Out with the old, in with the … old
By Scott Nishimura
Photography by Jill Johnson
West Side Cafe’s customers, thrilled by the restaurant’s familiar new owners, want no changes. Fine, the owners say
The West Side Cafe, a Fort Worth institution for more than 20 years, was quickly reminded of customers’ adoration when news broke this summer that a familiar group of managers and local entrepreneurs had banded together to buy the restaurant and keep its “Country Cookin’” going.
But the effort to reach the deal was complicated and raised the possibility the restaurant might end up closing.
“There were about six months when I thought West Side Cafe was closing,” said Joel Hancock, the cafe’s longtime general manager and now one of the new owners, in an interview. “Those were a lot of sleepless nights.”
Hancock; his son Brian; Stacy Phillips, another of the restaurant’s longtime managers; and the Westland Restaurant Group (headed by popular Fort Worth restaurateurs Gigi Howell and Bourke Harvey) announced in August they had purchased the cafe.
The group bought the cafe from a family member who inherited it from prior owner Tracey Sanford. Sanford bought the restaurant in 1996, when it had been open for only three months, and owned it until he died in 2021 — cultivating a reputation for comfort food and community along the way.
Hancock was interested in buying the restaurant but first had to determine a valuation. For that, he got help from Harvey, a West Side Cafe regular whose restaurant portfolio includes a number of Jason’s Deli franchises, Curly’s Frozen Custard, Rogers Roundhouse and — most recently — two deals he’s done with Howell: JD’s Hamburgers and Margie’s Italian Gardens, both in far west Fort Worth.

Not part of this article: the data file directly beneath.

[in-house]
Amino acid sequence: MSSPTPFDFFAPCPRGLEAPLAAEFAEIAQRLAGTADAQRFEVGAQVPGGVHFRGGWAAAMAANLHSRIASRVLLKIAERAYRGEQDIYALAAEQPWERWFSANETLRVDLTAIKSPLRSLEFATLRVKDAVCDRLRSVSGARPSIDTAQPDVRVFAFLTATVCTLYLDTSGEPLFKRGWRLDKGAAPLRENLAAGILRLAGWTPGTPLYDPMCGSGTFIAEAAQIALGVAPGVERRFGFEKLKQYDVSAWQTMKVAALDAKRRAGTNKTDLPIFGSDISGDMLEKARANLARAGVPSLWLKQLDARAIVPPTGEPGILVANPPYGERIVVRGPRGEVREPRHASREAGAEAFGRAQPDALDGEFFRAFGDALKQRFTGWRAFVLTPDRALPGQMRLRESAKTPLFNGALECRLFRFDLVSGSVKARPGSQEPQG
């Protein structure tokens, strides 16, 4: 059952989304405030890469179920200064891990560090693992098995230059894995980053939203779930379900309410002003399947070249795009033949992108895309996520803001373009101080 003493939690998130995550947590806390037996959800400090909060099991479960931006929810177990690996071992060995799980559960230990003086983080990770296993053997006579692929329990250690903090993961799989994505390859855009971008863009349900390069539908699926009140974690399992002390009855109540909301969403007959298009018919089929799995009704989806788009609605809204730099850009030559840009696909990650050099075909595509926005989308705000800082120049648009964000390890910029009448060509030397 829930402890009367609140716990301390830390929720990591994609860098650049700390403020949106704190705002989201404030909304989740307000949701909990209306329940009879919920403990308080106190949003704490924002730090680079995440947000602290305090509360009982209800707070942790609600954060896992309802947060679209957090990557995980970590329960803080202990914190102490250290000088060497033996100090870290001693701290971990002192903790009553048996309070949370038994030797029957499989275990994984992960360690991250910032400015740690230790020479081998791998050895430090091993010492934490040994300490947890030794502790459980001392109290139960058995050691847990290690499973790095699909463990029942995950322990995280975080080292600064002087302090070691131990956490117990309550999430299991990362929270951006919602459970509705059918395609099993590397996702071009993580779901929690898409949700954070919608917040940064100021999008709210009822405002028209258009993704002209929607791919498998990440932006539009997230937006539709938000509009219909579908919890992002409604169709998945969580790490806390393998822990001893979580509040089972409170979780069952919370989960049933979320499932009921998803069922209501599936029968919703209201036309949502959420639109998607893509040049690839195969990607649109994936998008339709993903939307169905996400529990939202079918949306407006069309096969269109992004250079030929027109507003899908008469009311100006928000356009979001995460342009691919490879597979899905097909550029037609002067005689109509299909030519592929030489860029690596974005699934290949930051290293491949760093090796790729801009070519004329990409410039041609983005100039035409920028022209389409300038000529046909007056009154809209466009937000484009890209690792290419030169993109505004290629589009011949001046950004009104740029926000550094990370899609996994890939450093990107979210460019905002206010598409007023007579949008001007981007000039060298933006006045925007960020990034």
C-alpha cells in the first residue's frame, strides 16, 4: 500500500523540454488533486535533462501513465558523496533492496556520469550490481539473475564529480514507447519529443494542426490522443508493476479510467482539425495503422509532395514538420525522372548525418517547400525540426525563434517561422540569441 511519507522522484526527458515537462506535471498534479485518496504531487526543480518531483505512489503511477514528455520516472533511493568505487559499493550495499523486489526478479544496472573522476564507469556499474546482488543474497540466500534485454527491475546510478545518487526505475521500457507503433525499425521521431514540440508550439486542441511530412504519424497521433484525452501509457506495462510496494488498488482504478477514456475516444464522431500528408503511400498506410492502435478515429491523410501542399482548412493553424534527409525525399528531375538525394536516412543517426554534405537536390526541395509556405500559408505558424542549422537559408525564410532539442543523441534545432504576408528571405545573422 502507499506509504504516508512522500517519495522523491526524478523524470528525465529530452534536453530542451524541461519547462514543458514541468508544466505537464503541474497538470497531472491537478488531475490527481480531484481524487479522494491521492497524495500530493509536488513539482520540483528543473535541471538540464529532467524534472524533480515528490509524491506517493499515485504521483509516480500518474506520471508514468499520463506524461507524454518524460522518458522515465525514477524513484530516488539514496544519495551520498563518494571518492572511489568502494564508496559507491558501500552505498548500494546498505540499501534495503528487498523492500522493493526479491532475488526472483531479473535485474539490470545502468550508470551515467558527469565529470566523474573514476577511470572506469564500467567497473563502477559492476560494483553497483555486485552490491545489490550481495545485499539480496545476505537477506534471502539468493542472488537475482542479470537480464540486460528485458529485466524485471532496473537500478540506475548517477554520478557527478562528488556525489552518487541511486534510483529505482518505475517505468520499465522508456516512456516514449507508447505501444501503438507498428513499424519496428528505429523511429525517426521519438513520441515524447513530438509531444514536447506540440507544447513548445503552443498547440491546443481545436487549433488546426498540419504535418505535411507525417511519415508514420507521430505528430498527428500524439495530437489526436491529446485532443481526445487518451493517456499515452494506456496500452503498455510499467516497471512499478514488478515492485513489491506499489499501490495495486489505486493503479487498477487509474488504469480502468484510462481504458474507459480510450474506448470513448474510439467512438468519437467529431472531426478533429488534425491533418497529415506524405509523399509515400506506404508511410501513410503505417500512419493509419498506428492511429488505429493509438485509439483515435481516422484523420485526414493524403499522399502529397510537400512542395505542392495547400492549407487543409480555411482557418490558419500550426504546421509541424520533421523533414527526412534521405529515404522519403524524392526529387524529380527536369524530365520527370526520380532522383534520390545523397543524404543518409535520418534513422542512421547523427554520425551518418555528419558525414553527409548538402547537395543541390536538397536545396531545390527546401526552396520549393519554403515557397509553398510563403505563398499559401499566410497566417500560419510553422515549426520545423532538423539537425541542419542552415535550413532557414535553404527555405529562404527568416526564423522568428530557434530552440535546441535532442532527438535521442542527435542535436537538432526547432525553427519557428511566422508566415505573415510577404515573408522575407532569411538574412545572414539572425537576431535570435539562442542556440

Harvey helped determine an appropriate valuation for the business and put together the deal to buy it, Hancock said. Howell — also a longtime regular customer of the cafe — dove into marketing and has taken over the restaurant’s social media, Hancock said.
“I was supposed to retire in January” of this year, Hancock said. “I’m 65. But now, that’s not going to happen. We’re blessed.”
If Hancock had left the restaurant, it would have had a big impact on the cafe’s longtime employees, Phillips said.
“If he’d have left, most of us would have gone with him,” she said.
The news of the restaurant’s sale generated an outpouring of social media comments — mostly from the camp of customers who don’t want to see any changes. The new owners have no problem with that.
“The main message we want to get out is, nothing changes,” Hancock said. “Same cooks, same recipes. We’re not changing.”
The cafe is open for breakfast and lunch, drawing a lot of customers from the Lockheed Martin Aeronautics plant and a lot of retirees. “A lot of them, it’s their social event of the day,” Hancock says of the retirees. “People ask what we’re like. It’s ‘Cheers’ without alcohol.”
While some social media commenters want the cafe open for dinner, that has not worked in the past. The cafe lost money doing it, Hancock said.
“We don’t have alcohol, we don’t have TVs, we’re not a destination for dinner,” he said. “It costs us money to stay open.”
The restaurant wants to expand its catering business. It has sold breakfast through ezCater, DoorDash and Uber Eats since the pandemic began, and Phillips added menu options like fruit trays to broaden the appeal.
“We’re hoping on expanding [catering] into lunch,” Hancock said. “But we don’t want to interfere with the inhouse business.”
One challenge: A staple of the restaurant — its chicken-fried steak — doesn’t travel well as a catering choice.
The cafe came back quickly after COVID, Hancock said. The restaurant converted to 100 percent to-go orders for up to four months after COVID surfaced.
“We didn’t think we were going to make it through,” he said. “Thanks to our loyal customers, we rebounded quickly.”
The cafe has more than 60 employees today, many of whom have been there for two decades or more. The owners determined their cooks have an average tenure of 19 years; three of them have been with the cafe for more than 25 years.
“We try to be more than a restaurant,” said Hancock, whose son worked in distribution and construction before joining the restaurant’s owner group. “We get that from Tracey. It’s a family.”